I have to second the Underground Tour. It's entertaining, but you also learn about the history of Seattle and its development. It's quite interesting. While you're in Pioneer Square I recommend visiting Elliott Bay Books and getting some lunch at Grand Central Bakery.

If it's your first time in Seattle, you really should go up in the Space Needle. Yes, it's overpriced and touristy, but if you catch it on a clear day there are some spectacular views.
posted by Fleebnork at 2:11 PM on January 19, 2009

Seattle's International District is incredible, and this weekend is Chinese New Year, so everything is ramping up to that event - great time to visit.
posted by batmonkey at 3:01 PM on January 19, 2009

You could check out Archie McPhee's during the day, then go to Dimitriou's Jazz Alley at night. Highly recommend Dimitriou's. Never been to Archie's - though it's on the list.
posted by tristero at 3:55 PM on January 19, 2009

Go to the library! It's truly awesome and free, and it might just change the way you think about books/reading/literacy/information/print/media ...
posted by janet lynn at 8:03 PM on January 19, 2009

As a current Seattleite, here is what I would recommend (in no particular order):

- Take a ferry ride to Bainbridge Island (shorter) or Bremerton (longer). It's cheaper than Argosy and is a far more authentic Seattle experience.

- Walk along the Seattle waterfront. There's quite a few touristy-type stores but there's also some decent food (Original Ivars is here, and the indoor restaurant has a killer happy-hour each weekday afternoon) and cool places to walk around and look out at the sound. You'll also find the aquarium here.

- Ride the elevator to the top of the Columbia Tower to the observation area. It's the tallest building in Seattle (tallest building in the Pacific Northwest, actually) and it offers an amazing view of the city. It costs a few bucks, but offers (IMO) a better view and is less expensive than the Space Needle. Everyone goes to the Space Needle. Be different!

- Seconding the recommendations for checking out the Seattle Public Library (Central branch, downtown on 4th Ave), Pike Place Market, the International District (Uwajimya is fun), and the Hiram M. Chittenden (Ballard) Locks. All great places!

- Kerry Park on Queen Anne. A perfect spot to get that "postcard" shot of the Seattle skyline with Mt. Rainier in the background (assuming it's out!).

- Seattle Center on Queen Anne. Catch the monorail here to go downtown. Or walk through the Center House and meander through the adjacent outdoor carnival/ride area. The Pacific Science Center is also in this area and is a pretty neat hands-on science museum. Also, the Experience Music Project / Science Fiction Museum is at Seattle Center. It's up to whether you want to pay admission to go in, but the building itself is pretty incredible (Frank Gehry was the architect). Of course, you also have the aforementioned Space Needle here too.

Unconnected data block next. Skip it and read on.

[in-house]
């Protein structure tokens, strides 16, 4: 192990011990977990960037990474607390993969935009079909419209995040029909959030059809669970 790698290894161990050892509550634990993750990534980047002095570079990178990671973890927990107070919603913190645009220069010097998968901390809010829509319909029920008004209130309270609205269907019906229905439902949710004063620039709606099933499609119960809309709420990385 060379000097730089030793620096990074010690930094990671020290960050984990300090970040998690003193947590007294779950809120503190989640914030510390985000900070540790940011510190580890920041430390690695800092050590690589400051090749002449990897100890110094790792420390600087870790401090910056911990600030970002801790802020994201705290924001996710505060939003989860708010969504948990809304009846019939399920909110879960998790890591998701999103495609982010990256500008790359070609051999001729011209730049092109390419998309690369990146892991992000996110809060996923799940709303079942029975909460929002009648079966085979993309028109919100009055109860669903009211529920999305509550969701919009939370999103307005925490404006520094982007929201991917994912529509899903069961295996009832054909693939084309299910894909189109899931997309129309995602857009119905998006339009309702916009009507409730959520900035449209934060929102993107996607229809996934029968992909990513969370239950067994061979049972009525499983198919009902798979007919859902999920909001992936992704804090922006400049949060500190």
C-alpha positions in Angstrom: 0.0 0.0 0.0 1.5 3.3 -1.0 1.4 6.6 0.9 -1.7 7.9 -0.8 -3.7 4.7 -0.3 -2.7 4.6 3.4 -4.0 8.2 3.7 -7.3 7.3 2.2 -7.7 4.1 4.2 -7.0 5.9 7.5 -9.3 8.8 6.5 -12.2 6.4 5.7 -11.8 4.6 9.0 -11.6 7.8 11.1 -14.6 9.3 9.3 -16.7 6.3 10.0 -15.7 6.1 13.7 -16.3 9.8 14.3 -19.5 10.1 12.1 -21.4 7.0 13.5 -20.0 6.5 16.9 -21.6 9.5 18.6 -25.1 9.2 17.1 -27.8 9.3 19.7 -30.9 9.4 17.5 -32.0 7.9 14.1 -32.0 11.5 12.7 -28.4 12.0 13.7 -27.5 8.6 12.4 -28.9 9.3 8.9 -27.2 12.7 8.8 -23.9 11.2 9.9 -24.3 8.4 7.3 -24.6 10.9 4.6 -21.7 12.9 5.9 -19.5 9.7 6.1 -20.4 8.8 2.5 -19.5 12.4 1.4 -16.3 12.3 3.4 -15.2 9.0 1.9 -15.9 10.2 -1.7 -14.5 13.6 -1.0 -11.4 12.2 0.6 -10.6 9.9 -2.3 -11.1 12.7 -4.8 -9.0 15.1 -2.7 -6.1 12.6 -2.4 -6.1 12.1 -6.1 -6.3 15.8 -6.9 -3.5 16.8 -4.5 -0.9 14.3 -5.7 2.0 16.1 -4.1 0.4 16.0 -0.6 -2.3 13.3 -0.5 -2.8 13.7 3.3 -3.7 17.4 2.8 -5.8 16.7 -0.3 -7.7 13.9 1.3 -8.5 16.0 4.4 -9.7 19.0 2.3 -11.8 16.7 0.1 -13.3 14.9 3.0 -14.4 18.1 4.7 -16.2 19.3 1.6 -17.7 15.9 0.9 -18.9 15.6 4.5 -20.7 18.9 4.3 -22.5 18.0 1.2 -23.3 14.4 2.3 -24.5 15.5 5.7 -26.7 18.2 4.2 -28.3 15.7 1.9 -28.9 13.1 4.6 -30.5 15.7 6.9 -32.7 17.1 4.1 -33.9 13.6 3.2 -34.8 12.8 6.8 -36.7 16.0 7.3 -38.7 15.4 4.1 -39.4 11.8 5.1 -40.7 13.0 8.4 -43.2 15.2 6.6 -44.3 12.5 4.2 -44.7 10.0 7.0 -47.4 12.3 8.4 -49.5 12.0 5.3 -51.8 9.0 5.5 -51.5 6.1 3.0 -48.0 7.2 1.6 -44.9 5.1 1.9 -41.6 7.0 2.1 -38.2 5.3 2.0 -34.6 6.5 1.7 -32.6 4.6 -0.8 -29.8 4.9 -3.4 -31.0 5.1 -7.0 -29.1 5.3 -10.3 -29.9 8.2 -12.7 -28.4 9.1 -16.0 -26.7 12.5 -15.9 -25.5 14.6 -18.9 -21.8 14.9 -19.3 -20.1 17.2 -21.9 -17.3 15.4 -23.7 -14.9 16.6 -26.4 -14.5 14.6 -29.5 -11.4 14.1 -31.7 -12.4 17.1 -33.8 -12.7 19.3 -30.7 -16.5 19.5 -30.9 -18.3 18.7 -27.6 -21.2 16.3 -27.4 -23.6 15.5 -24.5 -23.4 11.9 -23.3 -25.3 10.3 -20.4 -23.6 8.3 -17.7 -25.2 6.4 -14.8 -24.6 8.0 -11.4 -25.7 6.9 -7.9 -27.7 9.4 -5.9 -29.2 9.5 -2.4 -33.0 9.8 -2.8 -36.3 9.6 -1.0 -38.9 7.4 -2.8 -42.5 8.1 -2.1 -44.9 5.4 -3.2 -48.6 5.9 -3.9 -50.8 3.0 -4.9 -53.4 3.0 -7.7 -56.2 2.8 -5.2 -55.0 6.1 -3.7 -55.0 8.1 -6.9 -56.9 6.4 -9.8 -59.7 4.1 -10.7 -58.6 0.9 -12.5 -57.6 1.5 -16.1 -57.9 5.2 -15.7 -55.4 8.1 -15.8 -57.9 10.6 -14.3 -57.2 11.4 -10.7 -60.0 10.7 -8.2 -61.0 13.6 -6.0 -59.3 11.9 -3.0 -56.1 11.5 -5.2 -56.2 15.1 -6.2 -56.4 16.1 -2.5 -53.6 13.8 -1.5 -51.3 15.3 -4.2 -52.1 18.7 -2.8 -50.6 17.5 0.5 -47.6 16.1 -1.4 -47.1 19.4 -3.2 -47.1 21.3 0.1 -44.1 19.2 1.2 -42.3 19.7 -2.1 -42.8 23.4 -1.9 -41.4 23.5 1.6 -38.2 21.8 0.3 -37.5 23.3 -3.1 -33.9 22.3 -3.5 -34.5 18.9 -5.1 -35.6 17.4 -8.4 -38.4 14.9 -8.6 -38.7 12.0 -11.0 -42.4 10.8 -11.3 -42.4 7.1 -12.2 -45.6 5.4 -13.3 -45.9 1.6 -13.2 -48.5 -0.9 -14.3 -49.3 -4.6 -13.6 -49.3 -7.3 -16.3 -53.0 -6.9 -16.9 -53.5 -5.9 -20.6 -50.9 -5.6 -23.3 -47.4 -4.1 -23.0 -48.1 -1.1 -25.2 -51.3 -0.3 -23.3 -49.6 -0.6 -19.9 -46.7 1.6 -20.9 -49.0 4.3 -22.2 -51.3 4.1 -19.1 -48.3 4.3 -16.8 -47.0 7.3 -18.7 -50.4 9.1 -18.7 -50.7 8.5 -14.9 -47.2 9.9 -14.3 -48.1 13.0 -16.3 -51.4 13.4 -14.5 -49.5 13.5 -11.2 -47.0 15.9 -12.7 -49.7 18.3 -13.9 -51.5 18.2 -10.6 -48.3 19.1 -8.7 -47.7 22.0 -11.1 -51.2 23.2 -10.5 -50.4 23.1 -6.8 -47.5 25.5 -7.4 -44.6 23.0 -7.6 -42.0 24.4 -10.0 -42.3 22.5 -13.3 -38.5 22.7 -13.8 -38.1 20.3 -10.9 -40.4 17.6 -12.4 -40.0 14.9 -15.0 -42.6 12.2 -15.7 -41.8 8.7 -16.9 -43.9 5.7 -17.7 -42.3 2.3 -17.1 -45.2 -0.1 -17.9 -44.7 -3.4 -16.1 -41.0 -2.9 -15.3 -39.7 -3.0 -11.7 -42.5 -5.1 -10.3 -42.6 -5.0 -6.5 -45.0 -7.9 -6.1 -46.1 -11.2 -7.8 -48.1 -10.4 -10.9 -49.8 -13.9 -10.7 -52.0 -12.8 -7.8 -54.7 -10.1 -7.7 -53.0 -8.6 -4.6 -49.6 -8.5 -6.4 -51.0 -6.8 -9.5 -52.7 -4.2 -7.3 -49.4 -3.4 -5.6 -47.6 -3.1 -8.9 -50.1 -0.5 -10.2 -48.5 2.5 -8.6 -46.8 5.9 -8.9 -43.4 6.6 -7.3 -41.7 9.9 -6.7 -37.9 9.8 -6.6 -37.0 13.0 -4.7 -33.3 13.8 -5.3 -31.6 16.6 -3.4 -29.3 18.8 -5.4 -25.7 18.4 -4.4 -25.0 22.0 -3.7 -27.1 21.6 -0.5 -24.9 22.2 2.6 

- If you're into sports, both Safeco Field (Seattle Mariners) and Qwest Field (Seattle Seahawks / Seattle Sounders FC) offer daily tours.

- Grab a burger, fries, and a shake at Dicks Drive-In. It's a Seattle institution and has several locations (closest to downtown is on Queen Anne).

- Go visit the Fremont Troll in the Fremont neighborhood. It's a young urban neighborhood with some fun shops and restaurants.

- The Olympic Sculpture Park near the waterfront is a cool place to walk around and check out some world-class outdoor sculpture. This is part of the Seattle Art Museum. It's free!

- Ride a 54/55 or 21/22 bus from downtown to West Seattle and Alki Beach. Check out "The Junction" (intersection of California Ave and Alaska St) - interesting shops and restaurants. You can then bus down to Alki Beach where you can get a great view of the Seattle skyline and walk along the water.

Seattle has a lot to offer. Familiarize yourself with the bus system and you can get anywhere - if you're game, you can always cross Lake Washington (via SR-520 or I-90) and visit the Eastside (Bellevue, Redmond, Kirkland, etc.)

Hope this has been helpful. Have a fun trip!
posted by karizma at 8:55 PM on January 19, 2009 [1 favorite]

Thank everyone for their suggestions. So far I have taken an Argosy Cruise, visited pikes market, the International district, the Art Museum, the Seattle Aquarium, an Asian Market and plan to do some other things.

I also took advantage of the accessability of the niche shopping that is hard to come by at home. I bought a tonebar to play my lap-steel with, a pair of nice combat boots, and a couple of compression bags for my sleeping bags.
posted by Vague_Blur at 12:06 PM on January 22, 2009